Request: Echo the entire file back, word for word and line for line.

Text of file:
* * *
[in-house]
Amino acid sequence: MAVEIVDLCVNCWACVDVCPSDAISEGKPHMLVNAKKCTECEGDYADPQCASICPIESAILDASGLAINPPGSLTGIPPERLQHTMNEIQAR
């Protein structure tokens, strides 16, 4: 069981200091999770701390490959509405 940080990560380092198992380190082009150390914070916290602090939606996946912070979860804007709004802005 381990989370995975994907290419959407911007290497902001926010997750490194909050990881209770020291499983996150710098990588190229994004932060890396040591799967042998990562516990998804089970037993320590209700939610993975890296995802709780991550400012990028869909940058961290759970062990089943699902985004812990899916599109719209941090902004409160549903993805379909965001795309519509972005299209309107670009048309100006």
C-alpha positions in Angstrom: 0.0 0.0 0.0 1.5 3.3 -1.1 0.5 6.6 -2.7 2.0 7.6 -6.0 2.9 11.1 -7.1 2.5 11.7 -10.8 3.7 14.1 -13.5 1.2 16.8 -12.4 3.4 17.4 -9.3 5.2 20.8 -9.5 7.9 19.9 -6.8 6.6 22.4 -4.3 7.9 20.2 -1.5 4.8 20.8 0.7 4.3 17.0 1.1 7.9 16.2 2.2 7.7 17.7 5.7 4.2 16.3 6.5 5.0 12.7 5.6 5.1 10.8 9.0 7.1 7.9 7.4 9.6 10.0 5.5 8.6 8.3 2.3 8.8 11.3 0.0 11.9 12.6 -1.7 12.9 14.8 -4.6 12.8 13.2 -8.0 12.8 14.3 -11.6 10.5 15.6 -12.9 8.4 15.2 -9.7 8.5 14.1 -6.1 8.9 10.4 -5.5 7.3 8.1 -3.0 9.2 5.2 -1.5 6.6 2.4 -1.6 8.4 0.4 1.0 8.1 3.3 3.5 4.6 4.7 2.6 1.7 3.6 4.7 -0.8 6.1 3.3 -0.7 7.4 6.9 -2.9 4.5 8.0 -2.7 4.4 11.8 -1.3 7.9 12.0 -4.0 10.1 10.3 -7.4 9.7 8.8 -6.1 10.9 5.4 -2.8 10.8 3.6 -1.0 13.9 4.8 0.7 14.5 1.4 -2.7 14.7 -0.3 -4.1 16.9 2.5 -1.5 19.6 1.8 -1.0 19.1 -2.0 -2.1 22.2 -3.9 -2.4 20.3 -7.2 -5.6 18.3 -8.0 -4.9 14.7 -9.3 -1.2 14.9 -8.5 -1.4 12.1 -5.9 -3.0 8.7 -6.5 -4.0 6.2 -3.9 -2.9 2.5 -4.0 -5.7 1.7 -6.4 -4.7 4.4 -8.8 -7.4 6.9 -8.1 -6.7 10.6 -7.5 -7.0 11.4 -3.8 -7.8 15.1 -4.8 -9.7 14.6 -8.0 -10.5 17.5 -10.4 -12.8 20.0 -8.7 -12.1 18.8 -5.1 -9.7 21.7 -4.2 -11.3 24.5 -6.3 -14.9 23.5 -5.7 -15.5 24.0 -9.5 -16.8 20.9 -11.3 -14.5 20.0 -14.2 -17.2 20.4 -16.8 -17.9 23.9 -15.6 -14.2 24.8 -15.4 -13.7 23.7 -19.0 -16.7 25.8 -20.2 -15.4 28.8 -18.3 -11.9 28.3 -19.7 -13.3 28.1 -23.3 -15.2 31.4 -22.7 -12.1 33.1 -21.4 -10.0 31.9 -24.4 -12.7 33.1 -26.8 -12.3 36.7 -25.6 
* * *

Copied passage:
[in-house]
Amino acid sequence: MAVEIVDLCVNCWACVDVCPSDAISEGKPHMLVNAKKCTECEGDYADPQCASICPIESAILDASGLAINPPGSLTGIPPERLQHTMNEIQAR
């Protein structure tokens, strides 16, 4: 069981200091999770701390490959509405 940080990560380092198992380190082009150390914070916290602090939606996946912070979860804007709004802005 381990989370995975994907290419959407911007290497902001926010997750490194909050990881209770020291499983996150710098990588190229994004932060890396040591799967042998990562516990998804089970037993320590209700939610993975890296995802709780991550400012990028869909940058961290759970062990089943699902985004812990899916599109719209941090902004409160549903993805379909965001795309519509972005299209309107670009048309100006």
C-alpha positions in Angstrom: 0.0 0.0 0.0 1.5 3.3 -1.1 0.5 6.6 -2.7 2.0 7.6 -6.0 2.9 11.1 -7.1 2.5 11.7 -10.8 3.7 14.1 -13.5 1.2 16.8 -12.4 3.4 17.4 -9.3 5.2 20.8 -9.5 7.9 19.9 -6.8 6.6 22.4 -4.3 7.9 20.2 -1.5 4.8 20.8 0.7 4.3 17.0 1.1 7.9 16.2 2.2 7.7 17.7 5.7 4.2 16.3 6.5 5.0 12.7 5.6 5.1 10.8 9.0 7.1 7.9 7.4 9.6 10.0 5.5 8.6 8.3 2.3 8.8 11.3 0.0 11.9 12.6 -1.7 12.9 14.8 -4.6 12.8 13.2 -8.0 12.8 14.3 -11.6 10.5 15.6 -12.9 8.4 15.2 -9.7 8.5 14.1 -6.1 8.9 10.4 -5.5 7.3 8.1 -3.0 9.2 5.2 -1.5 6.6 2.4 -1.6 8.4 0.4 1.0 8.1 3.3 3.5 4.6 4.7 2.6 1.7 3.6 4.7 -0.8 6.1 3.3 -0.7 7.4 6.9 -2.9 4.5 8.0 -2.7 4.4 11.8 -1.3 7.9 12.0 -4.0 10.1 10.3 -7.4 9.7 8.8 -6.1 10.9 5.4 -2.8 10.8 3.6 -1.0 13.9 4.8 0.7 14.5 1.4 -2.7 14.7 -0.3 -4.1 16.9 2.5 -1.5 19.6 1.8 -1.0 19.1 -2.0 -2.1 22.2 -3.9 -2.4 20.3 -7.2 -5.6 18.3 -8.0 -4.9 14.7 -9.3 -1.2 14.9 -8.5 -1.4 12.1 -5.9 -3.0 8.7 -6.5 -4.0 6.2 -3.9 -2.9 2.5 -4.0 -5.7 1.7 -6.4 -4.7 4.4 -8.8 -7.4 6.9 -8.1 -6.7 10.6 -7.5 -7.0 11.4 -3.8 -7.8 15.1 -4.8 -9.7 14.6 -8.0 -10.5 17.5 -10.4 -12.8 20.0 -8.7 -12.1 18.8 -5.1 -9.7 21.7 -4.2 -11.3 24.5 -6.3 -14.9 23.5 -5.7 -15.5 24.0 -9.5 -16.8 20.9 -11.3 -14.5 20.0 -14.2 -17.2 20.4 -16.8 -17.9 23.9 -15.6 -14.2 24.8 -15.4 -13.7 23.7 -19.0 -16.7 25.8 -20.2 -15.4 28.8 -18.3 -11.9 28.3 -19.7 -13.3 28.1 -23.3 -15.2 31.4 -22.7 -12.1 33.1 -21.4 -10.0 31.9 -24.4 -12.7 33.1 -26.8 -12.3 36.7 -25.6 